pennies One of the chief functions publishers serve is gatekeepers. Because they invest a lot of money into publishing and publicizing a given book, it is in their best interest to make sure that book is good.

Hence, with the understanding that not every book is to every reader’s taste, we rely on publishers to filter out the “slush” and give us books that are good to read.

But now the Internet has come out to play, and writers who do not want to have to bother with going through the traditional publishing structure can post what they write freely or inexpensively, or even self-publish it through Amazon.

Some have complained that this turns the Internet into one giant slushpile. However, others counter that this just means other methods of picking out the good stuff have to come to the fore. One such method is the trusted reviewer.

With that in mind, in these “Cheap Reads” columns I am going to pick out a few free or inexpensive e-books that are a bit off the beaten path, and that are certainly available for less than the $14.99 Macmillan wants to charge for e-books. I encourage other TeleRead contributors to do the same.

Henry Melton

In a way, I have already started doing this: Henry Melton is a great independently (self-)published writer, and I have reviewed six of his books: Emperor Dad, four others, and Golden Girl. (And I look forward to reading and reviewing his next, Pixie Dust, whenever it is available.)

Melton’s books can be had as Kindle or Mobi titles for much less than Amazon’s standard $9.99, or in autographed trade paperback in your hands (including shipping) for less than the cost of a Macmillan e-book.

But for this column, I am going to recommend some free Internet fiction: the “Paradise” series from

Paradise on Shifti

I have mentioned Shifti in my “Paleo E-Books” series as a site where people can post transformation-related stories. The stories may simply be ordinary treatments of what happens when a person is transformed into something else—or they may treat it as a fetish activity.

“Paradise” is mostly toward the “ordinary treatment” end of the scale—stories tend to be PG13-rated at most. While there are occasionally sexual situations, they are usually handled tastefully.

“Paradise” is a shared-universe setting, like some of the settings I mentioned in “Paleo E-Books”. Multiple writers write stories covering different areas and facets of the same world, with the setting creator JonBuck serving as gatekeeper and arbiter of what is or is not permitted.

(In the interest of full disclosure, I have written a few stories in this setting myself—but mine are just mediocre while most of the rest of the writers’ are amazing.)

Paradise Premise

The premise of the series is that some unknown cause began changing people into anthropomorphic animals (i.e. “furries”), starting with a single person in 1987 and doubling every year. By 2004 there are over 130,000 of the Changed, and by 2020 they are projected to include the entire population of the earth. On top of the furry change, some of these people discover their gender has been changed as well.

The Changed have another problem: there is a “reality distortion field” in effect that prevents anyone except other Changed from seeing them as they truly are. Most of them learn early on that need to pretend that nothing is different about them or they will be thought strange (and possibly even institutionalized).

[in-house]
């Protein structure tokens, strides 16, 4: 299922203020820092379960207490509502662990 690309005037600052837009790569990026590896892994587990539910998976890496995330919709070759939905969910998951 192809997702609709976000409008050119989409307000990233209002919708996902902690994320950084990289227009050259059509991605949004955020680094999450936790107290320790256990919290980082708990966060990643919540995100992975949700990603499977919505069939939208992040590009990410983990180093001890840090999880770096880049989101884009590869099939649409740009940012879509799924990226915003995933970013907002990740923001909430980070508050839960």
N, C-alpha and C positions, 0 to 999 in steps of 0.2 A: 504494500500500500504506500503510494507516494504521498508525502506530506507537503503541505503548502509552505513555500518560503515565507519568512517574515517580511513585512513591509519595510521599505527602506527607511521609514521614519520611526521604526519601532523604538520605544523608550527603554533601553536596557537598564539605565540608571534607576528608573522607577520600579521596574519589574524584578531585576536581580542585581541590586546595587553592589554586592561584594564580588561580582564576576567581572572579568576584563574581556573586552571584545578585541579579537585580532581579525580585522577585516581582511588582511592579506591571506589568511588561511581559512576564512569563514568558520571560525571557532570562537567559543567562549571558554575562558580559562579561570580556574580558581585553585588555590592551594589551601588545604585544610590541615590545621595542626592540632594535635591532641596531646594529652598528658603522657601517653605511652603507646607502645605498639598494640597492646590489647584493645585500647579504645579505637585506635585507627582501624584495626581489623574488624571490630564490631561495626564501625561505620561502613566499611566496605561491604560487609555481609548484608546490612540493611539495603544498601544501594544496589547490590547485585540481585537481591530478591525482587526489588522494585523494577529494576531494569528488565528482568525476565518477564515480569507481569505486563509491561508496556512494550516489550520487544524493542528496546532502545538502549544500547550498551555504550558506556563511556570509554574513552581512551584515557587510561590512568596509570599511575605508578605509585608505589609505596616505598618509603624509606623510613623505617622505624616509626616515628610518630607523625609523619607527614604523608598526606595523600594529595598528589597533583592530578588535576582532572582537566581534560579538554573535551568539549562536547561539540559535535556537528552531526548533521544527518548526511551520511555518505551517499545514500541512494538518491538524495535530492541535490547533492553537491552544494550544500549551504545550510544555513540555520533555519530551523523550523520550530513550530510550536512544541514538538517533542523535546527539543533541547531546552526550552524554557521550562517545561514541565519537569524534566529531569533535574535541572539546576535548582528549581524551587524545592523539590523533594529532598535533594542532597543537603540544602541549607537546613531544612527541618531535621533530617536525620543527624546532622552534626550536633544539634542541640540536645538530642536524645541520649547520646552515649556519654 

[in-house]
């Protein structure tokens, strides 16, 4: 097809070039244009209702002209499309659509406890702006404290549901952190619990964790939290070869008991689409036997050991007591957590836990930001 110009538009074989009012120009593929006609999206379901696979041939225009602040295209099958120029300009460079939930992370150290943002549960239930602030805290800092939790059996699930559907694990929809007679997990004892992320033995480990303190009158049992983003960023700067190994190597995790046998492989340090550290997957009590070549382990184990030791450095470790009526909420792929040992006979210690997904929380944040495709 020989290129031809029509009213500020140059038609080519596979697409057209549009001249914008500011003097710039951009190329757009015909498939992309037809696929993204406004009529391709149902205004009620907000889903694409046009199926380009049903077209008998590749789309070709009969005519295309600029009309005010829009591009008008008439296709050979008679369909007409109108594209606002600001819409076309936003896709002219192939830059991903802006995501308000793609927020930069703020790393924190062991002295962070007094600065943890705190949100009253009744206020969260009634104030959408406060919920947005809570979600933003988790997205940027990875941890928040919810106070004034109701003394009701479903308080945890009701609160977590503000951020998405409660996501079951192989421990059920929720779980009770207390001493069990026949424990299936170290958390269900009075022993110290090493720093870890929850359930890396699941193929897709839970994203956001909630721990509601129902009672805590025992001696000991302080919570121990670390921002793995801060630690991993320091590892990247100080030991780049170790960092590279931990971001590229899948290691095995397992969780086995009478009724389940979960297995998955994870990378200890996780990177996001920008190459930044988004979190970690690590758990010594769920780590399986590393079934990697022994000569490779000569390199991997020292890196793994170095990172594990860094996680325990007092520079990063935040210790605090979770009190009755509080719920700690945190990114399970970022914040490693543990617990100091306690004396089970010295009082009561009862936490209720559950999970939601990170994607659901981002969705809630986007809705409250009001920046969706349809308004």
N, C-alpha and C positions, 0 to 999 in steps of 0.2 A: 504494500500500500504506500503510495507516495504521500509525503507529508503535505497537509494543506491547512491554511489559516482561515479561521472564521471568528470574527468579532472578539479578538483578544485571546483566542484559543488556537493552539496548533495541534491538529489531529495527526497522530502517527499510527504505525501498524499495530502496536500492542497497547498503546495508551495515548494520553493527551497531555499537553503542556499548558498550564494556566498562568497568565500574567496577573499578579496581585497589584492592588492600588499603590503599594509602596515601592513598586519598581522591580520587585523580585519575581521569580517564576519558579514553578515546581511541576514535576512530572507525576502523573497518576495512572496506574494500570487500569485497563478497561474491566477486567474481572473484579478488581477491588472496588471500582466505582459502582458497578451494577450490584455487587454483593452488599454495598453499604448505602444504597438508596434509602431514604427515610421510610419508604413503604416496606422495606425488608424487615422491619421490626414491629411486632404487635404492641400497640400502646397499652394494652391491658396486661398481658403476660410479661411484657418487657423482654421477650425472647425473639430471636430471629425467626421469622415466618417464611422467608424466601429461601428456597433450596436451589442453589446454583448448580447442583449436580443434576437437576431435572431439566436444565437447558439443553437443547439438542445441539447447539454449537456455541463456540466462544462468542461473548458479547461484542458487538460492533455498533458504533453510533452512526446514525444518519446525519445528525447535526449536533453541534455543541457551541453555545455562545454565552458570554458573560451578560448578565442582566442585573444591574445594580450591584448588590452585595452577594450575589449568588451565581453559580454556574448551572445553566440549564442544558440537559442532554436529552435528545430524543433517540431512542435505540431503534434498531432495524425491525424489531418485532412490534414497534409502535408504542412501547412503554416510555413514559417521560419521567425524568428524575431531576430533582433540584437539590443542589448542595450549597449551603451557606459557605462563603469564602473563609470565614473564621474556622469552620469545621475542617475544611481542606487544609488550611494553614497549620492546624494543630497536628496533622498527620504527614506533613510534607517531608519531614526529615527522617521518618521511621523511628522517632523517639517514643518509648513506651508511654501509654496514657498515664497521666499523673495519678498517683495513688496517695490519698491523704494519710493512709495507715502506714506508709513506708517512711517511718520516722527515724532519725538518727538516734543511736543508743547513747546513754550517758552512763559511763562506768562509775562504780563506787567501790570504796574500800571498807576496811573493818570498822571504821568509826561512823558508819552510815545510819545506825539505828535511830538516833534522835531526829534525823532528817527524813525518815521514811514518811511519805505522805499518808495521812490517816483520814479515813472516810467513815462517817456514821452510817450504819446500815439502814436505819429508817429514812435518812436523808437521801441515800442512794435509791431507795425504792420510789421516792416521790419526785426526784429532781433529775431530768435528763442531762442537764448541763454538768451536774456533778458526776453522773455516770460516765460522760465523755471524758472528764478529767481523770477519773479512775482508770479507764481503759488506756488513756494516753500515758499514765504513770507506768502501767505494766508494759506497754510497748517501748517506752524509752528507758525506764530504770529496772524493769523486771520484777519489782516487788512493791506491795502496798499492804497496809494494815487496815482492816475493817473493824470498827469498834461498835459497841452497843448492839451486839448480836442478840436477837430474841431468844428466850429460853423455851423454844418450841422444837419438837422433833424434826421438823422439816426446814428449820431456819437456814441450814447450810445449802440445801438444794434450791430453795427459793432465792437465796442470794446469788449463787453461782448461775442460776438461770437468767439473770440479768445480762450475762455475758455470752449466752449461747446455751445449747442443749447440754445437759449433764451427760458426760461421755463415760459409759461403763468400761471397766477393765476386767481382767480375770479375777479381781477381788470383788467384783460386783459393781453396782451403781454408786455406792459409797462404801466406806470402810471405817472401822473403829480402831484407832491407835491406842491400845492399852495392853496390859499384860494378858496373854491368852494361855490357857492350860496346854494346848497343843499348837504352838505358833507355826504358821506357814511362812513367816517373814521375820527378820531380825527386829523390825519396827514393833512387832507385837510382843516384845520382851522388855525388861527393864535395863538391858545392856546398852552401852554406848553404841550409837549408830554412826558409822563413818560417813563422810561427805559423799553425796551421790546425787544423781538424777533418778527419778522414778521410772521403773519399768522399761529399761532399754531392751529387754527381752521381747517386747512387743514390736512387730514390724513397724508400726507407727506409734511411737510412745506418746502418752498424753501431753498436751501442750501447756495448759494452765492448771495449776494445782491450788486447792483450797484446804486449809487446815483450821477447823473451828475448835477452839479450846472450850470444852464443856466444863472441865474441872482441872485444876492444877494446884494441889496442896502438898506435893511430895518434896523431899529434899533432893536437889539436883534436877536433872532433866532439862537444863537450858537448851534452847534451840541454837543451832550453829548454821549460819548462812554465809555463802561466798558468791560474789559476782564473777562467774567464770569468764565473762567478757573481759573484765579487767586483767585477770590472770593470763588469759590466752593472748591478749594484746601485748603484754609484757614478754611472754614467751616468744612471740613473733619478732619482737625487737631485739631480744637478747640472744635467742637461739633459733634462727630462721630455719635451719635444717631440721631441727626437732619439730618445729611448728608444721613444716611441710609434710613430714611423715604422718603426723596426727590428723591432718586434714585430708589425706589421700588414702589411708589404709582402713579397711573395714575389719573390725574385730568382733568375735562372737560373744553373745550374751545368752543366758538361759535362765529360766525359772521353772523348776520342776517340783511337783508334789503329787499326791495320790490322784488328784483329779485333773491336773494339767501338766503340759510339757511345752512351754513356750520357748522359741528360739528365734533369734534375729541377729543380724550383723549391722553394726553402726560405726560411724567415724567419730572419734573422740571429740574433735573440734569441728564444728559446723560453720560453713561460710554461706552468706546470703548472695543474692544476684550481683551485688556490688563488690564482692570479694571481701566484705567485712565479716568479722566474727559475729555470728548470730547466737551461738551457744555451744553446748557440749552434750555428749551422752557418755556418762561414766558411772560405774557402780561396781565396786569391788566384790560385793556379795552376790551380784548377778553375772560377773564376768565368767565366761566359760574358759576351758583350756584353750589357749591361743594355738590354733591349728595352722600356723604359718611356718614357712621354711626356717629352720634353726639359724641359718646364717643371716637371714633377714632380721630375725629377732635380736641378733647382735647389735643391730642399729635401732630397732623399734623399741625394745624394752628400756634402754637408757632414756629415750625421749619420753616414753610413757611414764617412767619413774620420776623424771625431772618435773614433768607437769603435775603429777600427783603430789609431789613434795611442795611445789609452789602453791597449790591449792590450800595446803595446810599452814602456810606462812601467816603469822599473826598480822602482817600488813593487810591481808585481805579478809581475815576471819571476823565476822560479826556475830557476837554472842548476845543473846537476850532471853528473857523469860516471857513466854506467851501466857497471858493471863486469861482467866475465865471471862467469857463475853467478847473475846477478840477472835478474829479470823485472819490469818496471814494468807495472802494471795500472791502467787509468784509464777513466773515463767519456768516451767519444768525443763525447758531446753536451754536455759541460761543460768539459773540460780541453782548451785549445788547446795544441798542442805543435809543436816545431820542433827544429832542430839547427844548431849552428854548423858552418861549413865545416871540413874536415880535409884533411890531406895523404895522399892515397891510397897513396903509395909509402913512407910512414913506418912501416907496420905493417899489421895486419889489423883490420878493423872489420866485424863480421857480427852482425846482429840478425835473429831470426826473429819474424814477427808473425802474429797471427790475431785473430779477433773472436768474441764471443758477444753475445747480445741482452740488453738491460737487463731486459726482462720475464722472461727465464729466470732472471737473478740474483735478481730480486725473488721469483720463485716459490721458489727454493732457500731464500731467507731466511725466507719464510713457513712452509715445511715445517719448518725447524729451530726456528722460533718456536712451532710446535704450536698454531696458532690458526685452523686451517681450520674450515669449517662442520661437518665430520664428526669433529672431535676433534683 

In this way, the series could be taken as a metaphor for what it is like to have a secret you must keep from all your friends and family—be that your sexual or gender preference, religious beliefs, political affiliation, or whatever. On the other hand, most of the writers probably just meant for events to be taken at face value, as in most SF or fantasy stories.

There are a number of stories and series written in this setting, many following the same pattern. A number of writers base their main characters on some aspect of themselves, including how their families would react to the changes that are happening to them. Some of these stories feel intensely personal.

Reading Paradise

The setting grew out of a story by JonBuck called “A Kind of Paradise”, but there have been stories written chronologically before it. My recommended way to read the setting is to go to the chronological story list, skip the first two stories (you can come back to them later if you like—they’re mediocre at best and not really a good introduction to the setting), and begin reading in chronological order with “Made Alone” by MatthiasRat, which begins a series by one of the setting’s best writers.

Almost all of these stories are extremely well-written and thought-provoking. Some of them may be a little rough around the edges, and a few (such as those first two I mention) are mediocre, but they are few and far between. The one downside is that many of the series don’t end so much as they wait to be continued, and sometimes writers may take a long time to come out with the next installment.

The stories may not be too easy to put on an e-book reader, though; they are posted in HTML format as wiki pages, and might require a bit of dedicated site-scooping. (If anyone can tell me the quickest and easiest way to create an e-book with all the listed stories as chapters, I would be happy to hear it.)

On the other hand, most of the stories are short enough that reading from a screen is not a major hardship—and, of course, there are apps such as InstaPaper to make reading easier on mobile devices.

Regardless, the “Paradise” setting is a great example of stories that do not have to go through a big publisher to be worth reading, and I highly recommend them.

And if you enjoy reading them enough—there is nothing to prevent you from writing more yourself.


The TeleRead community values your civil and thoughtful comments. We use a cache, so expect a delay. Problems? E-mail